Etymology
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soundly (adv.)
c. 1400, "safely;" also "deeply" (of sleep), from sound (adj.) + -ly (2). From 1570s as "thoroughly."
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soundless (adj.)
c. 1600 from sound (n.1) + -less. Related: Soundlessly; soundlessness.
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ultrasound (adj.)
1911, from ultra- "beyond" + sound (n.1). Compare ultrasonic. In reference to ultrasonic techniques of detection or diagnosis it is recorded from 1958.
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*swen- 

also swenə-, Proto-Indo-European root meaning "to sound." 

It forms all or part of: assonance; consonant; dissonant; resound; sonant; sonata; sone; sonic; sonnet; sonogram; sonorous; sound (n.1) "noise, what is heard;" sound (v.1) "to be audible;" swan; unison.

It is the hypothetical source of/evidence for its existence is provided by: Sanskrit svanati "it sounds," svanah "sound, tone;" Latin sonus "sound, a noise," sonare "to sound;" Old Irish senim "the playing of an instrument;" Old English geswin "music, song," swinsian "to sing;" Old Norse svanr, Old English swan "swan," properly "the sounding bird."

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kindred (n.)

c. 1200, perhaps late Old English, kinraden, "family, lineage; race, nation, tribe, people; kinsfolk, blood relations," compound of kin (q.v.) + -rede (see -red). With unetymological first -d- (17c.) probably for phonetic reasons (compare sound (n.1)) but perhaps encouraged by kind (n.). As an adjective, 1520s, from the noun.

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gesundheit (interj.)

1914, from German Gesundheit, literally "health!", from Old High German gisunt, gisunti "healthy" (see sound (adj.)). Also in the German toast auf ihre Gesundheit "to your health." God bless you after someone sneezes is credited to St. Gregory the Great, but the pagan Romans (Absit omen) and Greeks had similar customs.

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unsound (adj.)
early 14c., of persons, "diseased, wounded," from un- (1) "not" + sound (adj.). Similar formation in Middle Low German unsund, Middle Dutch ongesont, German ungesund. Meaning "morally corrupt" is recorded from c. 1300; that of "not mentally healthy" is from 1540s. Sense of "not based on reasoning or fact" is attested from 1590s. Related: Unsoundly; unsoundness.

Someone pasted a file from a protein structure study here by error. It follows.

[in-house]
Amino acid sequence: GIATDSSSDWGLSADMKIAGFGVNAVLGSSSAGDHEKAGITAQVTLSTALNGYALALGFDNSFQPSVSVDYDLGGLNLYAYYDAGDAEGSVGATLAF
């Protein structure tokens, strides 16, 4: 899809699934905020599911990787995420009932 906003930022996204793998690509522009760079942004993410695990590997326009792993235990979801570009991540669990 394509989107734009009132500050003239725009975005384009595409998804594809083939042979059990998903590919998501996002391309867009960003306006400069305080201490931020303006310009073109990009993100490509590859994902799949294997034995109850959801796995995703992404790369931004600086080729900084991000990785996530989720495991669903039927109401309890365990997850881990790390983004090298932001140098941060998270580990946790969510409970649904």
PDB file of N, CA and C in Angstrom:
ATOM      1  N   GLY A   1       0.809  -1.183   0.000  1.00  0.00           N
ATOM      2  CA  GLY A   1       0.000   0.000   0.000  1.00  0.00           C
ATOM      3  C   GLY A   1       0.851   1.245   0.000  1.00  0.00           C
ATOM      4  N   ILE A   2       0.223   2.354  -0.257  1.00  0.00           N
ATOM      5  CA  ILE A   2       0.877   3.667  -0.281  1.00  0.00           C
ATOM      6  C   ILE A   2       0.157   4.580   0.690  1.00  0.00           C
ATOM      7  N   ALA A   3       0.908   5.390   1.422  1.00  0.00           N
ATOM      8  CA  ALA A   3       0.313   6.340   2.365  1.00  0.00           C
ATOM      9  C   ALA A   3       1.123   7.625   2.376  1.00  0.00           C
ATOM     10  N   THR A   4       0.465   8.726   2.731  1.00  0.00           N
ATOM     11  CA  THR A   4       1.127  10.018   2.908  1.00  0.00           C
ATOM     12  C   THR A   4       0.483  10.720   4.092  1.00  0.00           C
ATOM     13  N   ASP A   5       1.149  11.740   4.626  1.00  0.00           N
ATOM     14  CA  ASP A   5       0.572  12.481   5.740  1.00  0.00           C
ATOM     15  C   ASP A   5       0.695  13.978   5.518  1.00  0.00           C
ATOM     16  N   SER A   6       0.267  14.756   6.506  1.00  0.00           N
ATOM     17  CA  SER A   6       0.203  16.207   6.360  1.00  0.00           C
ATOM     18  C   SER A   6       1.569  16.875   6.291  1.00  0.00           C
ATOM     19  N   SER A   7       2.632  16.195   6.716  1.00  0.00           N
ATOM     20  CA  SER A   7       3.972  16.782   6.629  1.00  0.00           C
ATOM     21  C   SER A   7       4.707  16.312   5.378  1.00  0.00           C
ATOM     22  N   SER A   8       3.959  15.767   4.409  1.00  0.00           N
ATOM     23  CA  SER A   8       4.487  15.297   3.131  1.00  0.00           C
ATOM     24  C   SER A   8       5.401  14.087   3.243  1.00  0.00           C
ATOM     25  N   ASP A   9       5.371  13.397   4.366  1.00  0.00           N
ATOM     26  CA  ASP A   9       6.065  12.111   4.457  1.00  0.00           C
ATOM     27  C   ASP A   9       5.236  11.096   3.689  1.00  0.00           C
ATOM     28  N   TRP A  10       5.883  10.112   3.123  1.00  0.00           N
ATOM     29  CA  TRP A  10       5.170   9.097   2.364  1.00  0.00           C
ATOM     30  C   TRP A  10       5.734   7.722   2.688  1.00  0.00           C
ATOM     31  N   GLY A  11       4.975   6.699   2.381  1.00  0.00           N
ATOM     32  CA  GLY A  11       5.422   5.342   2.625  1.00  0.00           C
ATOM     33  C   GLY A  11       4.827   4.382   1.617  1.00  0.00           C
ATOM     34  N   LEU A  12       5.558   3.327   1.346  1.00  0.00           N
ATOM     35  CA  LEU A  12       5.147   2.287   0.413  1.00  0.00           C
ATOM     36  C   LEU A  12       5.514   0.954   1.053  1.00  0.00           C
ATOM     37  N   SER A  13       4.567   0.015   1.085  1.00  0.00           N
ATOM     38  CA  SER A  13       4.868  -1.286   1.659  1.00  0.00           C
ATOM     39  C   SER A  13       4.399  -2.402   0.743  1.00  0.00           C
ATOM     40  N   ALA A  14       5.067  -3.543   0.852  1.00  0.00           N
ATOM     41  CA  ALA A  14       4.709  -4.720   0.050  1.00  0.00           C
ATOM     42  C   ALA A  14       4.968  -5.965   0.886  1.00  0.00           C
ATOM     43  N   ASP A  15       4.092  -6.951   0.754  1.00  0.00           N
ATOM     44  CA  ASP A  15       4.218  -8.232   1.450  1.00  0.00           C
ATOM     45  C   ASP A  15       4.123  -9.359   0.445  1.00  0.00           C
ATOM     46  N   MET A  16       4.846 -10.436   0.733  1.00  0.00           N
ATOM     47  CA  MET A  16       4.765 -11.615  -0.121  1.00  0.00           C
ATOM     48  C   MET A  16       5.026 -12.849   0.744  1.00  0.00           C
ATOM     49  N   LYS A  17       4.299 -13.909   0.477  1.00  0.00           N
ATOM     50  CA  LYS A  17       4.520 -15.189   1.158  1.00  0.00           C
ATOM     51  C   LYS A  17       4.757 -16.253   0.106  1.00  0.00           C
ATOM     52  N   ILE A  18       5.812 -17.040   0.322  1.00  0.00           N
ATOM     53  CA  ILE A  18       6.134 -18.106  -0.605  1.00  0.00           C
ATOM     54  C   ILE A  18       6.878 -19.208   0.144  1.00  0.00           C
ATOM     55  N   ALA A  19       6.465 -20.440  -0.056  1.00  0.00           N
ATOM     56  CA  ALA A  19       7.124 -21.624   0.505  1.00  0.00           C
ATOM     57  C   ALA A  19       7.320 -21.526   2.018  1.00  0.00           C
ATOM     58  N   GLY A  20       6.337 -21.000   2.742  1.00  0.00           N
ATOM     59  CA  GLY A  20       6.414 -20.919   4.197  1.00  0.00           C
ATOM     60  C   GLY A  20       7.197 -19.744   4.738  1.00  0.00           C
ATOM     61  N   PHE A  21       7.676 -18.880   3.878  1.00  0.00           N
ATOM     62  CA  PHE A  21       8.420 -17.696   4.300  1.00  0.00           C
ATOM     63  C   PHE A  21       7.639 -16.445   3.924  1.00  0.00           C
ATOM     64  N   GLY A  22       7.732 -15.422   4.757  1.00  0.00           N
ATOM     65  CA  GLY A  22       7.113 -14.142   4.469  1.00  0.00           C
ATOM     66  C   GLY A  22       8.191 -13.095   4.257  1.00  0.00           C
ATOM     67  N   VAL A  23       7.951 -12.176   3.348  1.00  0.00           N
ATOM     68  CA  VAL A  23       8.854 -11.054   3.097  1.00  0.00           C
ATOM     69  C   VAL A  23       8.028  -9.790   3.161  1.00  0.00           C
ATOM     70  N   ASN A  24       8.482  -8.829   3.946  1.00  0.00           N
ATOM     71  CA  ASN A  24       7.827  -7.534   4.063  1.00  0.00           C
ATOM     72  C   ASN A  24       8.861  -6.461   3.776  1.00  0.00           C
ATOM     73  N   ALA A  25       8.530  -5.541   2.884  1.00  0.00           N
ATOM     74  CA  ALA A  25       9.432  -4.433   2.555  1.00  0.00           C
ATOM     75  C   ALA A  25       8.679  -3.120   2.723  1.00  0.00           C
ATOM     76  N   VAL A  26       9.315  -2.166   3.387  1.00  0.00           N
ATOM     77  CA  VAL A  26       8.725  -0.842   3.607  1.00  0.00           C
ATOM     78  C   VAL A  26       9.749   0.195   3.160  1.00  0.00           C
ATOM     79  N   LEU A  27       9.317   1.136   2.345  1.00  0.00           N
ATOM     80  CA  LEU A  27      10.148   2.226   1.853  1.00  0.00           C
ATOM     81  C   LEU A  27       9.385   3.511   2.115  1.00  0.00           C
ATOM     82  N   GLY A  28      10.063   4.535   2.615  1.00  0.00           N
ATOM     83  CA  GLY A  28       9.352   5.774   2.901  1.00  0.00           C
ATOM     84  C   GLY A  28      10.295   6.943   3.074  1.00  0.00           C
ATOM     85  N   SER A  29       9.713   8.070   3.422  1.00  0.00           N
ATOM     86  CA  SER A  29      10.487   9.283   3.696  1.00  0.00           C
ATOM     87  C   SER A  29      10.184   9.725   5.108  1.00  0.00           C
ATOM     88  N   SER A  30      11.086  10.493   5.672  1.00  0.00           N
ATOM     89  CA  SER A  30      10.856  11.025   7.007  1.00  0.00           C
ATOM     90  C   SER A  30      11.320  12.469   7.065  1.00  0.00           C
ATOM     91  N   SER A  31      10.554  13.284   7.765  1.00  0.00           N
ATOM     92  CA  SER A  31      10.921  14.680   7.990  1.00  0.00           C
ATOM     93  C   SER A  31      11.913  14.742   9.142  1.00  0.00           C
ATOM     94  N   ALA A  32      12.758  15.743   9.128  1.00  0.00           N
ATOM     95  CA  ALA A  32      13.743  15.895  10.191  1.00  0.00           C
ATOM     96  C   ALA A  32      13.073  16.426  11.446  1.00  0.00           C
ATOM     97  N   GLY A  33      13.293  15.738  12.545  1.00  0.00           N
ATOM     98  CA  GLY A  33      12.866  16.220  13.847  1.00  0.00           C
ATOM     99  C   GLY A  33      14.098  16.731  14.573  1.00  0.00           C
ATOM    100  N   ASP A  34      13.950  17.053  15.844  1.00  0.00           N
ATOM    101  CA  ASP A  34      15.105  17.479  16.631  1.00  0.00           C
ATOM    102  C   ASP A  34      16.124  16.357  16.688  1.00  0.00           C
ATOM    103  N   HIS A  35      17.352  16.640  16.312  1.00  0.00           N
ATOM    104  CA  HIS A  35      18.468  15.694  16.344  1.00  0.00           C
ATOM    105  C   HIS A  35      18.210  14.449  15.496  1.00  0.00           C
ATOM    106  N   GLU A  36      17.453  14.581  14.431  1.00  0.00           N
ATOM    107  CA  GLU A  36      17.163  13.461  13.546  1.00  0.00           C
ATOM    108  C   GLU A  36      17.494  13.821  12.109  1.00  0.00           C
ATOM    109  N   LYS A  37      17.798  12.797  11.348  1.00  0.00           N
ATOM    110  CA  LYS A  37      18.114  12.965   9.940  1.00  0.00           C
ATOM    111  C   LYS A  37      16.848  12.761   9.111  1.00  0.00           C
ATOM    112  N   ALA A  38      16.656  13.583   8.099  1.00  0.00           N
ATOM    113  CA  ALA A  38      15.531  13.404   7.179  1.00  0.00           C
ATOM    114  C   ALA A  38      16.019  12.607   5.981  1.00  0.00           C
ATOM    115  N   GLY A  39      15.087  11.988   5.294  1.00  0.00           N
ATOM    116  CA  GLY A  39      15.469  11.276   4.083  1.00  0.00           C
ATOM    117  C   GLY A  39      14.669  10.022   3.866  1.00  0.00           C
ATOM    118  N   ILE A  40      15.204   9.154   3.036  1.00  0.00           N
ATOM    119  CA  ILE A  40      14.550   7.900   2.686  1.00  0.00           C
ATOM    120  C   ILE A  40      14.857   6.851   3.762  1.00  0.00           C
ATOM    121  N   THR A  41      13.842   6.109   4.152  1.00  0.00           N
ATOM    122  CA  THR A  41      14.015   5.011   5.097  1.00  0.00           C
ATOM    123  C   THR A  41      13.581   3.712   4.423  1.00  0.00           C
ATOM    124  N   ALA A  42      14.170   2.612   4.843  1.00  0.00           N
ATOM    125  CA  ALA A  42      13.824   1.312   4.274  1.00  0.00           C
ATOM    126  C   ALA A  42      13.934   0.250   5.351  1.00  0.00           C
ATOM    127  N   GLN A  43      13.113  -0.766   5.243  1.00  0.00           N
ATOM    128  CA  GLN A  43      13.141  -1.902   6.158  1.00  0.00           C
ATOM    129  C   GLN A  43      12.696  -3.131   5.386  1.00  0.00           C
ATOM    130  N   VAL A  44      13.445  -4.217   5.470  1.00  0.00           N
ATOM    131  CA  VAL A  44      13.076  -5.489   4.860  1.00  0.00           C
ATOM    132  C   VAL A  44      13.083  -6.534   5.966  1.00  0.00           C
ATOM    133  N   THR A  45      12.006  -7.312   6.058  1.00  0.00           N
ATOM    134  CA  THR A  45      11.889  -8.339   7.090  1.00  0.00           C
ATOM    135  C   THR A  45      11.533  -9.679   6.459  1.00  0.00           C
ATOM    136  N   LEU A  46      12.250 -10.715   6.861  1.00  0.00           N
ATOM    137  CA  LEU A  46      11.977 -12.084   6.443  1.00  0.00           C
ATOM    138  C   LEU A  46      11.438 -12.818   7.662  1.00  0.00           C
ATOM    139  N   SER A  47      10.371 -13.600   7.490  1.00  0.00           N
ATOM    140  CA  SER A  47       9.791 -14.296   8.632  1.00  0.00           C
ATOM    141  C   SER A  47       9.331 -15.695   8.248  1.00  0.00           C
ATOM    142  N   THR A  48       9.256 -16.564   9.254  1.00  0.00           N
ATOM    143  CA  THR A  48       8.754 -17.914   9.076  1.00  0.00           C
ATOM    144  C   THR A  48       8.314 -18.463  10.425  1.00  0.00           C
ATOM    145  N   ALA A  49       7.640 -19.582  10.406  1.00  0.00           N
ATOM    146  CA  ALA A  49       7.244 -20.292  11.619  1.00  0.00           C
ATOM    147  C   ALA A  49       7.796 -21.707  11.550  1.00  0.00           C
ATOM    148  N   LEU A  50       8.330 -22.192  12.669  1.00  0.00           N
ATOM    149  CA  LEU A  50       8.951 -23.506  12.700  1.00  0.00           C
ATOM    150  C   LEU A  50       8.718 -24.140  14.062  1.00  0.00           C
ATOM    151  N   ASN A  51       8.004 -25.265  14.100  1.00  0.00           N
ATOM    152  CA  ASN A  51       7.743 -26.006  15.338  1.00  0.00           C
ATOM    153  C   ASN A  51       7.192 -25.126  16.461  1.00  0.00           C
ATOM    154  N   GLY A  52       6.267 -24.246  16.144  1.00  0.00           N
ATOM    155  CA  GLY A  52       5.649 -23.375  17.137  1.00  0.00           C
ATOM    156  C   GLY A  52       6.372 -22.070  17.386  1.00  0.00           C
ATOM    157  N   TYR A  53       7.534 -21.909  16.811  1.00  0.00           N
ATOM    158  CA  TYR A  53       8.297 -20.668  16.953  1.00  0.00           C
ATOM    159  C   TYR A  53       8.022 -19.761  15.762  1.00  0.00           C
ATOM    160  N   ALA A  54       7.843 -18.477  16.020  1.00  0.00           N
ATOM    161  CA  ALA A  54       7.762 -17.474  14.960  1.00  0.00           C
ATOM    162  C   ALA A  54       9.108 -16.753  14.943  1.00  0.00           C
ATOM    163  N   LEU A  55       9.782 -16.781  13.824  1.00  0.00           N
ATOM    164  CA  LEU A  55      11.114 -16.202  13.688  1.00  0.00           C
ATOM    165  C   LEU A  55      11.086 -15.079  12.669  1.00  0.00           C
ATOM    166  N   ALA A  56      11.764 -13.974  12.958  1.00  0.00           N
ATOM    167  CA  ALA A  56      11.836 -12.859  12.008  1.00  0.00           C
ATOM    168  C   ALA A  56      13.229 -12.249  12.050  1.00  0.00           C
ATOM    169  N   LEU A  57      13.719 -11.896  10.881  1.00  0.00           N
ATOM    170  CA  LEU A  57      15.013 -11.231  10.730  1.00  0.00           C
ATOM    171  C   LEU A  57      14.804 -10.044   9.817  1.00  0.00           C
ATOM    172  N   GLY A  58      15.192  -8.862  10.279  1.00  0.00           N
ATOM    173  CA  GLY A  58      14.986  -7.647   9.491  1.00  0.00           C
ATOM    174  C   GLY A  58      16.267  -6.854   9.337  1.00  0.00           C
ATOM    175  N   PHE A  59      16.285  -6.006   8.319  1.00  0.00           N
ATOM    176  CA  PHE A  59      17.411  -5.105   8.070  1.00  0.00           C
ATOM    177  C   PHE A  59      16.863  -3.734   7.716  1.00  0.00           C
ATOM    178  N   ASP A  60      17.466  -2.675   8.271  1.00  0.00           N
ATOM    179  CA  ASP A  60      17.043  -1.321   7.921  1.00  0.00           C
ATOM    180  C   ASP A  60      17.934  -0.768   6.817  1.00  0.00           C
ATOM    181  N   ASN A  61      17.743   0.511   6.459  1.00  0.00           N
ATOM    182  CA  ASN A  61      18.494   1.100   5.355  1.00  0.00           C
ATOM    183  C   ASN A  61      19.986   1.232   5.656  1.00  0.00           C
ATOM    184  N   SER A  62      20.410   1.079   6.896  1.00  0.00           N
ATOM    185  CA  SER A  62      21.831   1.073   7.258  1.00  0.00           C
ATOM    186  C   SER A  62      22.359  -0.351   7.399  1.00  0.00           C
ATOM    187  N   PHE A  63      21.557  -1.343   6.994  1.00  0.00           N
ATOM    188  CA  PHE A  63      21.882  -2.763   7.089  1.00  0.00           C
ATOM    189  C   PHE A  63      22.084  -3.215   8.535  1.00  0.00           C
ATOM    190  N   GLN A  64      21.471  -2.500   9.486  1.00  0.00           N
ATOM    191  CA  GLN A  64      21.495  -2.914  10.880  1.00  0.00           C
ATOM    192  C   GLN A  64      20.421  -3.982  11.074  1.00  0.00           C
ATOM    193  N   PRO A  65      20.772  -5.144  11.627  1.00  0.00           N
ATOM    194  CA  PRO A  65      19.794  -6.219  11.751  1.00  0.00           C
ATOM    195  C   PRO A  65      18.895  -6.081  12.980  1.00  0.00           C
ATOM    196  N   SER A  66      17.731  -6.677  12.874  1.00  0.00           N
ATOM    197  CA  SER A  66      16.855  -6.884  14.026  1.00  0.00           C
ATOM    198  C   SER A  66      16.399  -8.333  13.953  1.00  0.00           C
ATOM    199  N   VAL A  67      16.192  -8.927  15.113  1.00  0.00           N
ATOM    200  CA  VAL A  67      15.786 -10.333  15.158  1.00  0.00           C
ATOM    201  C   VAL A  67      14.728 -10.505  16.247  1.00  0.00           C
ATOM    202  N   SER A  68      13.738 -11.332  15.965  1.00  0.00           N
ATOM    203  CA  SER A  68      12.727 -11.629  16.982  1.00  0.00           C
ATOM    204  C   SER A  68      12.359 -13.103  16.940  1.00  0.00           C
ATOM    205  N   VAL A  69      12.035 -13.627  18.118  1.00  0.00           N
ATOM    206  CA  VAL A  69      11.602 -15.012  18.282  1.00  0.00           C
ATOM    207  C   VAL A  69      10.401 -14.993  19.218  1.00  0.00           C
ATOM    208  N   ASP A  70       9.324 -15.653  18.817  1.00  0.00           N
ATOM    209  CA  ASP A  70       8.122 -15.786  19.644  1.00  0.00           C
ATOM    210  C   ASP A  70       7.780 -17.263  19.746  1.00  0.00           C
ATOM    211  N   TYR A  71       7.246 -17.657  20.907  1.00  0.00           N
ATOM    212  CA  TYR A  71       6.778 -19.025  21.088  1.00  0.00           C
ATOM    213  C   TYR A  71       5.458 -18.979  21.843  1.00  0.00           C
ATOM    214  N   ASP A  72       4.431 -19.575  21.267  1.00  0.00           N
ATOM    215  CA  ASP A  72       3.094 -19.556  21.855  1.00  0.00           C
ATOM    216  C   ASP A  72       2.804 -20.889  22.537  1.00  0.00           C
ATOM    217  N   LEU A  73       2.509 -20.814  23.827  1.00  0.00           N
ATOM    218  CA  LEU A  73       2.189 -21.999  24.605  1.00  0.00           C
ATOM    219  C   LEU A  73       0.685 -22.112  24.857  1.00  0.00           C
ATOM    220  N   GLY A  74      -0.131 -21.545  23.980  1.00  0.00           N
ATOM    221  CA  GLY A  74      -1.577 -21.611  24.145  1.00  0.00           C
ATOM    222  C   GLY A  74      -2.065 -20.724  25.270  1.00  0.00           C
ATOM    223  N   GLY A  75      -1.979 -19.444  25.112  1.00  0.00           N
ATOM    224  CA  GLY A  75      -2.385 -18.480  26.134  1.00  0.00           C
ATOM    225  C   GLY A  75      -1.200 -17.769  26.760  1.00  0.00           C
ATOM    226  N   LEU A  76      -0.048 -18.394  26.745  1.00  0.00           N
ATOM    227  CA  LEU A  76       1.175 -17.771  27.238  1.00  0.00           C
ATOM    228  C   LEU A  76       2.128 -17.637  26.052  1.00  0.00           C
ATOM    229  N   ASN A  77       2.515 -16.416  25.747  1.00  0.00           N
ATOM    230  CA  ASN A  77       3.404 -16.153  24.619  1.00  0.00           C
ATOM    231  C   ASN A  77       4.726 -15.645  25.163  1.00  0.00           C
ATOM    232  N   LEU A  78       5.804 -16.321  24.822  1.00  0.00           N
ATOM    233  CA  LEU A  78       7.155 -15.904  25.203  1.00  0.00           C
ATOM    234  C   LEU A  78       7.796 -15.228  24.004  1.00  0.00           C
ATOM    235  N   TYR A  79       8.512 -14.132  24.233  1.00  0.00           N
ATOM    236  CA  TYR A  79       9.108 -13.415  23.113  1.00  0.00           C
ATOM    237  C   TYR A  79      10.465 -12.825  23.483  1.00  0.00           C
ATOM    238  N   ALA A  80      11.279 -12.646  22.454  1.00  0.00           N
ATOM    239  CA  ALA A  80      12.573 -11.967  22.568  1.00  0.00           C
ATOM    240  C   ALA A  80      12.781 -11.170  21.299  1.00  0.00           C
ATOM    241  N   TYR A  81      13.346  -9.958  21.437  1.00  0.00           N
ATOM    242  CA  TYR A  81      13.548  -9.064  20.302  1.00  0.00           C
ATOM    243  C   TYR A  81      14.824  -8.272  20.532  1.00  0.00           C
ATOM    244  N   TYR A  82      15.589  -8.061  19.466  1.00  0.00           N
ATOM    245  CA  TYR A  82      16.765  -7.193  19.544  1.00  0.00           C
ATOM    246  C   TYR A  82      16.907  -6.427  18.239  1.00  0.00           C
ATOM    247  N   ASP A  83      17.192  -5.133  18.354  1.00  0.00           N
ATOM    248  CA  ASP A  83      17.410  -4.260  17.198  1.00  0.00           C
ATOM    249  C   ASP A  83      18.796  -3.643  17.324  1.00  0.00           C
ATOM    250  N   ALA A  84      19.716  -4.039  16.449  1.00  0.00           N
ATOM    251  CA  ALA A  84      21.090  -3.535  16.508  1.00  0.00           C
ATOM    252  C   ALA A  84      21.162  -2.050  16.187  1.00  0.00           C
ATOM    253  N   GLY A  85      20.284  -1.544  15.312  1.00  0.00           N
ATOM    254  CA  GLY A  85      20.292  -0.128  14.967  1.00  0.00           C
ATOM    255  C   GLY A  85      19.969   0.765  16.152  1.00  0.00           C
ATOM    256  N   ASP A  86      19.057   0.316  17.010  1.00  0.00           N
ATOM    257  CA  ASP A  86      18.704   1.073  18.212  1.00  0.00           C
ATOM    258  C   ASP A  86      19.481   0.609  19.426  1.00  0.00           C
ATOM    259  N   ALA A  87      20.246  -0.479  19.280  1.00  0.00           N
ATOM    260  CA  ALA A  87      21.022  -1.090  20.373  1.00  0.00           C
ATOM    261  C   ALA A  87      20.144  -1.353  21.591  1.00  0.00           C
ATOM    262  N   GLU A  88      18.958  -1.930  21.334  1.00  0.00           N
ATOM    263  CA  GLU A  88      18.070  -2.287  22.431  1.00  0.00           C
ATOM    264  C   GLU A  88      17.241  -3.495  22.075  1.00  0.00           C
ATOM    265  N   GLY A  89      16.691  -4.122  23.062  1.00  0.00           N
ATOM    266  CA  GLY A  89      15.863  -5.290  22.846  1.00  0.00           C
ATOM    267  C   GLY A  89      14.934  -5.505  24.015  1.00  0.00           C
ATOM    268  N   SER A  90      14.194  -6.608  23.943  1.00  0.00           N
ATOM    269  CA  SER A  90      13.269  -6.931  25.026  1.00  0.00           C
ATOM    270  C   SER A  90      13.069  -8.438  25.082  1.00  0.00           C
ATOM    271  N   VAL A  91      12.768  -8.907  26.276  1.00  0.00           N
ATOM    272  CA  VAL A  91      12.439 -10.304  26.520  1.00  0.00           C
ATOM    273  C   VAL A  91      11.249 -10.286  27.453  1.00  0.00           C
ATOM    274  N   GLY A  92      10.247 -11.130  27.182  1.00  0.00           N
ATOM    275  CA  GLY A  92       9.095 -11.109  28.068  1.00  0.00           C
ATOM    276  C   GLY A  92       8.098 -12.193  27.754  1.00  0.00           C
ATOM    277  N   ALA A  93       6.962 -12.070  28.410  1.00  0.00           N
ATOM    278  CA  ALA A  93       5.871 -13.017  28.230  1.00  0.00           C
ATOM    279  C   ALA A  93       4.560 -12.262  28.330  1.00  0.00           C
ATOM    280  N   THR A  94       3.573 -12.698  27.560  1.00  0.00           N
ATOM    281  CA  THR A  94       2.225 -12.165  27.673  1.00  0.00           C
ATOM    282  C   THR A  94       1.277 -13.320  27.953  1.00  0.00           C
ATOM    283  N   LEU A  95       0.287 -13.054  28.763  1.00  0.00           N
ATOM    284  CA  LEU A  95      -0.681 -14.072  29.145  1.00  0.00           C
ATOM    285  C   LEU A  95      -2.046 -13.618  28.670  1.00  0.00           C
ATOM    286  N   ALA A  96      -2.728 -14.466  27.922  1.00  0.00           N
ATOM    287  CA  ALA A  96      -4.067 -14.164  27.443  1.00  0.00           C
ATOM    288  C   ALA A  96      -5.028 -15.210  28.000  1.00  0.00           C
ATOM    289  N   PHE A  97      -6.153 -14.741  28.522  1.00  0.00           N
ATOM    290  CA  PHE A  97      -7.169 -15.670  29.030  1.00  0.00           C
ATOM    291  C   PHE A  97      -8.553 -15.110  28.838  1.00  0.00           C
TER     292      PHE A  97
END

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resound (v.)

late 14c., resownen, resounen, of a place, "re-echo, sound back, return an echo; reverberate with," from Anglo-French resuner, Old French resoner "reverberate" (12c., Modern French résonner), from Latin resonare "sound again, resound, echo" (source also of Spanish resonar, Italian risonare), from re- "back, again" (see re-) + sonare "to sound, make a noise" (from PIE root *swen- "to sound").

With unetymological -d- from mid-15c. (compare sound (n.1)). From 1520s of things. Related: Resounded; resounding.

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astound (v.)
mid-15c., from Middle English astouned, astoned (c. 1300), past participle of astonen, astonien "to stun" (see astonish), with more of the original sense of Vulgar Latin *extonare. The unusual form is perhaps because the past participle was so much more common it came to be taken for the infinitive, or/and by the same pattern which produced round (v.) from round (adj.), or by the intrusion of an unetymological -d as in sound (n.1). Related: Astounded; astounding.
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jaundice (n.)
"morbid condition characterized by yellowish skin and eyes (caused by bile pigments in the blood)," c. 1300, jaunis, from Old French jaunice, earlier jalnice, "yellowness" (12c.), from jaune/jalne "yellow," from Latin galbinus "greenish yellow" (also source of Italian giallo), extended form of galbus, which probably is from PIE root *ghel- (2) "to shine," with derivatives denoting "green" and "yellow." With unetymological -d- (compare sound (n.1)).

Figurative meaning "feeling in which views are colored or distorted" first recorded 1620s, from yellow's association with bitterness and envy (see yellow (adj.)). In Old English geolu adl "yellow sickness;" in Middle English also gulesought.
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